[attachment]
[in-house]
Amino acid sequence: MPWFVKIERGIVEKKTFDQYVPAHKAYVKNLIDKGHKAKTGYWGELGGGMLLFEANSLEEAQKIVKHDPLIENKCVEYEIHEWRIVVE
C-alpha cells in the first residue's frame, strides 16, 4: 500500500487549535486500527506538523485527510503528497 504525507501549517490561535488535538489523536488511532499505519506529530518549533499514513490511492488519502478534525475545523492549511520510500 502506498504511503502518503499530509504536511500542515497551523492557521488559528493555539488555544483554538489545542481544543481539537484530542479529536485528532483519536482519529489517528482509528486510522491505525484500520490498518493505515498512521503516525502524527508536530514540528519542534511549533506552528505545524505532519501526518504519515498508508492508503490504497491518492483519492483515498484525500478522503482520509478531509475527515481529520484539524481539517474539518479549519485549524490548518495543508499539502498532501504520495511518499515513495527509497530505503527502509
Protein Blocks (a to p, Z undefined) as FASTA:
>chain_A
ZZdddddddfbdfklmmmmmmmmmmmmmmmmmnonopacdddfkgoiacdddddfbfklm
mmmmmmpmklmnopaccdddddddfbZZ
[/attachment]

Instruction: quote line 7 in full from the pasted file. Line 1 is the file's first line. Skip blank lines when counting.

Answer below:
mmmmmmpmklmnopaccdddddddfbZZ